Centuries later, Union troops encountered hallucinogenic honey near Appalachia during the Civil War era. Just like the Greeks and Romans before them, Americans were buzzed and sick, Bryant said.

However, Mad Honey is incredibly hard to come by, the Guardian reported. The rhododendrons that produce the necessary neurotoxins are found in few places and are most prolific in the mountainous regions of the Black Sea and the foothills of the Himalayas. Foragers have to go to great lengths to acquire the red-tinged goop – wedging tall trees and cliffs and often fending off one of the largest bee species in the world. The returns from these risks are, however, significant. A pound of crazy honey can cost nearly $170, Bryant said. In Turkey, a pound of potent, high-quality sausage can sell for up to 2,000 lira, or about $111, making it one of the most expensive honeys in the world, the Guardian noted.

TikTok’s viral beekeeper is causing a lot of… buzz

The price also reflects the medicinal value that some people attribute to bitter-tasting honey. It is often touted as a natural remedy for conditions such as diabetes, hypertension, gastrointestinal disorders, arthritis, and sore throats. Some even use it as an aphrodisiac or as a treatment for erectile dysfunction, according to a 2018 report published in the scientific journal RSC Advances.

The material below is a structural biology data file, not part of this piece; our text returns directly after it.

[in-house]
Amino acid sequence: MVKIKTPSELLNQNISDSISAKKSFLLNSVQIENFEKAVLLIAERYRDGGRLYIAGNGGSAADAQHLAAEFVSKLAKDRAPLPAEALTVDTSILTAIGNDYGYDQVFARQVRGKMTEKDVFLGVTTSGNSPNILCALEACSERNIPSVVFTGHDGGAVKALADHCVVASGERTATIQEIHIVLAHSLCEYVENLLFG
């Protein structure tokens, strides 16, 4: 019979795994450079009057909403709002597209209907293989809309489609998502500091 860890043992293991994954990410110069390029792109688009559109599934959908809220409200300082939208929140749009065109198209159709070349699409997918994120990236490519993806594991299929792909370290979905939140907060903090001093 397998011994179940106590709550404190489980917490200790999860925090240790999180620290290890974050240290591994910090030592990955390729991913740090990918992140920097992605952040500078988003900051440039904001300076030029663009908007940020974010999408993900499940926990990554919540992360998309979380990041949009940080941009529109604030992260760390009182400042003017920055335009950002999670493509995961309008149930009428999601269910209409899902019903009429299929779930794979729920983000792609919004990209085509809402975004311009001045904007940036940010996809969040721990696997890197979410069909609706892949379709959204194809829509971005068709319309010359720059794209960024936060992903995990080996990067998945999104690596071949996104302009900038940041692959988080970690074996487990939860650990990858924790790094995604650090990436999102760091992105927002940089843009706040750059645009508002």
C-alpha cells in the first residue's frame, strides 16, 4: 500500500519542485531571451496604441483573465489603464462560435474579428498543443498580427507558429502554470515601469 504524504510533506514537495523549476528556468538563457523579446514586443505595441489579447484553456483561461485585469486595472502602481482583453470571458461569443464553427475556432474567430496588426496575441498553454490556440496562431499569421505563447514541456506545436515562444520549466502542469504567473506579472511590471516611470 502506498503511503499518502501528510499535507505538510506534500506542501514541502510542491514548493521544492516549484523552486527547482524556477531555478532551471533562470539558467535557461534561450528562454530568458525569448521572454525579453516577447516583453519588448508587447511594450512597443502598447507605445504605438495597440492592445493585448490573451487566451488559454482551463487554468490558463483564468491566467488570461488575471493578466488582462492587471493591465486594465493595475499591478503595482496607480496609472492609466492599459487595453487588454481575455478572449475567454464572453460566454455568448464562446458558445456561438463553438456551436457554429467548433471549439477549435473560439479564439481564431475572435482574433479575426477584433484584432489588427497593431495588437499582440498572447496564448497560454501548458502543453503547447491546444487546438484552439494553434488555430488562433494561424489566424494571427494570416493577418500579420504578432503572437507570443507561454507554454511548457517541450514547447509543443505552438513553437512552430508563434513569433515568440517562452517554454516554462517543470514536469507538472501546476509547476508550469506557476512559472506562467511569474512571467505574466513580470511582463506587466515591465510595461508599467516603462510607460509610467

But too much honey can land people — and bears — in hospital. Only bees that produce mad honey are immune to the high. For all other animals, the substance may produce disorienting effects, although these usually last less than 24 hours.

On Friday, Balkiz was released into the nearby forests of the Balkans – a region whose name translates to “Land of Honey and Blood”.

“Hello to the beautiful girl who has conquered the hearts of all of us,” Turkish Agriculture and Forestry Minister Vahit Kirisci wrote on Twitter. An accompanying video showed the little brunette frolicking on a grassy hill.

“May she eat everything in moderation, even honey,” Kirisci added.


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Mobot secures capital to grow its fleet of bots that test mobile app bugs – TechCrunch

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Mobot Secures Capital To Grow Its Fleet Of Bots That Test Mobile App Bugs – Techcrunch